you mean displaced?
The salt will flow with the water down stream to somewhere lower lying and get deposited at different locations.
Some might get flushed out to sea, however there's a lot of land of slow flowing water. The distance inland we're talking can be thousands of kilometres. Meaning that salt would be deposited anyway (remember the high evaporation rates), the removal of which could take a very long time.
The next problem you have to deal with massive amounts of flowing water is soil erosion. Which 1) Removes all the fertile top soil and flushes it away
2) causes algal blooms in bodies of water the soil flows into. Some nutrients in the water is fine, but large algal booms cause water de-oxygenation, which kill all the marine life.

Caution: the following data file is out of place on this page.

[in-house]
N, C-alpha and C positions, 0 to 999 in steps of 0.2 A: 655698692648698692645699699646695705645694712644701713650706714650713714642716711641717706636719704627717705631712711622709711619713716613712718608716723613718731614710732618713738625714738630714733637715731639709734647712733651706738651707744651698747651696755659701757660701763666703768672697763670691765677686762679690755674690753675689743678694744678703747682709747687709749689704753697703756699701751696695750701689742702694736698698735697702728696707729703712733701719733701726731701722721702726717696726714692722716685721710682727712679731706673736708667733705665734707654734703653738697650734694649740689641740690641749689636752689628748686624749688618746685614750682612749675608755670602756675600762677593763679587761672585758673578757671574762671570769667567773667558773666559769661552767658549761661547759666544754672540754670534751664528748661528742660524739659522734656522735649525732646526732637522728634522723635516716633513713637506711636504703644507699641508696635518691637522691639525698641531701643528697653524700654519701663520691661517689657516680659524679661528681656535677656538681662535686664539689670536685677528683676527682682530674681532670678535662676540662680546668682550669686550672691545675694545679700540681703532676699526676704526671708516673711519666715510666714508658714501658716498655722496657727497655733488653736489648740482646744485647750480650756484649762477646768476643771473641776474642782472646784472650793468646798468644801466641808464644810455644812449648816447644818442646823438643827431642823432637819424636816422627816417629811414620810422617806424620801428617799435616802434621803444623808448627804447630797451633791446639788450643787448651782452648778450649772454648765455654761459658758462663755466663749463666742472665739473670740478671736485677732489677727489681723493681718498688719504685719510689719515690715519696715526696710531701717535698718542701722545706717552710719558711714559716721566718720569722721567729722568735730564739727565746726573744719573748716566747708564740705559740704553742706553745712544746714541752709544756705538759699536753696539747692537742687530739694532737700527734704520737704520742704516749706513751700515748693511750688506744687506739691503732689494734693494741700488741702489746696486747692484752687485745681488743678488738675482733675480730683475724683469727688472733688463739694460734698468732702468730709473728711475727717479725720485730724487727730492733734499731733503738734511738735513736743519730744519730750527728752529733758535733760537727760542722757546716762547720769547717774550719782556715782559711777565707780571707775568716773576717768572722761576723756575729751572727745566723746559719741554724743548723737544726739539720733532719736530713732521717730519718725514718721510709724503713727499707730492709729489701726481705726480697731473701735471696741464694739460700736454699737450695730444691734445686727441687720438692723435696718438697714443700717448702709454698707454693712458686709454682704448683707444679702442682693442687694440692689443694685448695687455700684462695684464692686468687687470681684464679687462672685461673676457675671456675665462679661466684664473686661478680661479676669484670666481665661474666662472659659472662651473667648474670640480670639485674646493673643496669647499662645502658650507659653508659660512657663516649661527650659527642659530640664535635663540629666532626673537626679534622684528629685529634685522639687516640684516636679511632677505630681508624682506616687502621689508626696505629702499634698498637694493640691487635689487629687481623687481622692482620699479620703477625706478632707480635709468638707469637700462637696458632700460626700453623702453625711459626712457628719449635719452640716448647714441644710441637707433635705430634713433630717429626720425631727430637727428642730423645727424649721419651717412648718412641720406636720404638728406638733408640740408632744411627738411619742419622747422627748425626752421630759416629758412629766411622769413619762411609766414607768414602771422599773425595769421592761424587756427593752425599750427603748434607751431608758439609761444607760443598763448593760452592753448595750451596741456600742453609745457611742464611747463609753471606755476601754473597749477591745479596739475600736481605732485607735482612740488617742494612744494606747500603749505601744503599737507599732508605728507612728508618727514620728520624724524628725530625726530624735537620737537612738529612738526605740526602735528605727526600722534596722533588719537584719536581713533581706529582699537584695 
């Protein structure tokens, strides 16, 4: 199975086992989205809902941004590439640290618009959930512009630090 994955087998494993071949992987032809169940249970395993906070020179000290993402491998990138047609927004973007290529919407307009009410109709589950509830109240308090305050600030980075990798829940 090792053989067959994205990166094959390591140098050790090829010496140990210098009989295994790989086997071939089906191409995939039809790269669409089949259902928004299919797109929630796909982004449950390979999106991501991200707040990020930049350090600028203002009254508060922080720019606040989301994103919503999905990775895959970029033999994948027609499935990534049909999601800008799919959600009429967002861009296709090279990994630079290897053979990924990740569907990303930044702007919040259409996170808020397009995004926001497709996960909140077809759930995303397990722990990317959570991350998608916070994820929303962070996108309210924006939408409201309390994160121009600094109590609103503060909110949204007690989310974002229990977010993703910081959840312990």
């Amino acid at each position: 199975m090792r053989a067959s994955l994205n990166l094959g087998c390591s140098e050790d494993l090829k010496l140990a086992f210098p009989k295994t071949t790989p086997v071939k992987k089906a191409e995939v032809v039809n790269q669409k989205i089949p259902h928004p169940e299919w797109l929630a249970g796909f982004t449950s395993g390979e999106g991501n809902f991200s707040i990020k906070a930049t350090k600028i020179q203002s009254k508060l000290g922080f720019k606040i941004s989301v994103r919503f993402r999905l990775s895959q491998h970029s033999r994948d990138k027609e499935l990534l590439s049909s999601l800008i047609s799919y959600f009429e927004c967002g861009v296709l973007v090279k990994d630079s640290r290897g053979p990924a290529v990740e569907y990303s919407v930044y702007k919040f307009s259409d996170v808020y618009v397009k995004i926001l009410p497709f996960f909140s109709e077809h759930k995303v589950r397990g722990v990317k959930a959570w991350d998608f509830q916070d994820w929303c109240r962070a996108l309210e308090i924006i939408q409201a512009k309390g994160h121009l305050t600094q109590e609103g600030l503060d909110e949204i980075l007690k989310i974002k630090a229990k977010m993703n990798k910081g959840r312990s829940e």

No matter how to approach this problem, there's no simple solution that a) doesn't cause problems for other parts of Australia or b) costs so much money and resources that it's infeasible to do.
The best solution to desalination is gradual land rejuvenation over the period of years.
Some land is too far gone however, or will take a very long time to remove the salinity.
Something else to consider is that inland Northern Australia experiences flashfloods every large tropical storm. So what you're talking about already occurs, and yes, does create blooms of flora inland, but that also causes salinity problems in low lying catchments if it is only seasonally wet and completely evaporates.